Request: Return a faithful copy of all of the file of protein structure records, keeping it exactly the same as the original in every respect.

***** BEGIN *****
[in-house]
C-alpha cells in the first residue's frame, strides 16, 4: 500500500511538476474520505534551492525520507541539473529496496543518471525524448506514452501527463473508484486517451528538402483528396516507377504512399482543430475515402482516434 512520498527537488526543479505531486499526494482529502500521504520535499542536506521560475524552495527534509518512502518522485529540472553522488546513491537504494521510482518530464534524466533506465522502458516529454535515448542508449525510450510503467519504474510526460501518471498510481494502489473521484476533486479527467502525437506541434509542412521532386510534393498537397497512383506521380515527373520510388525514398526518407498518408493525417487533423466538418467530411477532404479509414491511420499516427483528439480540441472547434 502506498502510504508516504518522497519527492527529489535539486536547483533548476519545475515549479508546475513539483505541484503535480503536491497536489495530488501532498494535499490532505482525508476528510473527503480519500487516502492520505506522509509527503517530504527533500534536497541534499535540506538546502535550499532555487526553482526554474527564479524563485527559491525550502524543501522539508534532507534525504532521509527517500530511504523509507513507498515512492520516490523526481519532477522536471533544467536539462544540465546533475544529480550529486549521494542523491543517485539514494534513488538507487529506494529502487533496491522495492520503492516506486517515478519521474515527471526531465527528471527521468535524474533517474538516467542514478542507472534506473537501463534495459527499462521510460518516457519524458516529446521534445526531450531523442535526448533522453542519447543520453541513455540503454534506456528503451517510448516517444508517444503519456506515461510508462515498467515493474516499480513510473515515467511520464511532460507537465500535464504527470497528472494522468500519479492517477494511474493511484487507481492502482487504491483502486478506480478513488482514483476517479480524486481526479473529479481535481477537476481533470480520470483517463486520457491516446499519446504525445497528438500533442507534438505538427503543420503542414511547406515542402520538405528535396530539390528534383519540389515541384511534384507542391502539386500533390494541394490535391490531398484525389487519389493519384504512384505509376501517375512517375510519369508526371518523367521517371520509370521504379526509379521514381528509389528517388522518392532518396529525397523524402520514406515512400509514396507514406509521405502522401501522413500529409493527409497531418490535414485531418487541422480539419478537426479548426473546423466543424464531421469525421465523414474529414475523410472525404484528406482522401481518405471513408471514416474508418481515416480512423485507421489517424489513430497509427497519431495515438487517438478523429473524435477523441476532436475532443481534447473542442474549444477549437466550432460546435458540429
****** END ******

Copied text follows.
[in-house]
C-alpha cells in the first residue's frame, strides 16, 4: 500500500511538476474520505534551492525520507541539473529496496543518471525524448506514452501527463473508484486517451528538402483528396516507377504512399482543430475515402482516434 512520498527537488526543479505531486499526494482529502500521504520535499542536506521560475524552495527534509518512502518522485529540472553522488546513491537504494521510482518530464534524466533506465522502458516529454535515448542508449525510450510503467519504474510526460501518471498510481494502489473521484476533486479527467502525437506541434509542412521532386510534393498537397497512383506521380515527373520510388525514398526518407498518408493525417487533423466538418467530411477532404479509414491511420499516427483528439480540441472547434 502506498502510504508516504518522497519527492527529489535539486536547483533548476519545475515549479508546475513539483505541484503535480503536491497536489495530488501532498494535499490532505482525508476528510473527503480519500487516502492520505506522509509527503517530504527533500534536497541534499535540506538546502535550499532555487526553482526554474527564479524563485527559491525550502524543501522539508534532507534525504532521509527517500530511504523509507513507498515512492520516490523526481519532477522536471533544467536539462544540465546533475544529480550529486549521494542523491543517485539514494534513488538507487529506494529502487533496491522495492520503492516506486517515478519521474515527471526531465527528471527521468535524474533517474538516467542514478542507472534506473537501463534495459527499462521510460518516457519524458516529446521534445526531450531523442535526448533522453542519447543520453541513455540503454534506456528503451517510448516517444508517444503519456506515461510508462515498467515493474516499480513510473515515467511520464511532460507537465500535464504527470497528472494522468500519479492517477494511474493511484487507481492502482487504491483502486478506480478513488482514483476517479480524486481526479473529479481535481477537476481533470480520470483517463486520457491516446499519446504525445497528438500533442507534438505538427503543420503542414511547406515542402520538405528535396530539390528534383519540389515541384511534384507542391502539386500533390494541394490535391490531398484525389487519389493519384504512384505509376501517375512517375510519369508526371518523367521517371520509370521504379526509379521514381528509389528517388522518392532518396529525397523524402520514406515512400509514396507514406509521405502522401501522413500529409493527409497531418490535414485531418487541422480539419478537426479548426473546423466543424464531421469525421465523414474529414475523410472525404484528406482522401481518405471513408471514416474508418481515416480512423485507421489517424489513430497509427497519431495515438487517438478523429473524435477523441476532436475532443481534447473542442474549444477549437466550432460546435458540429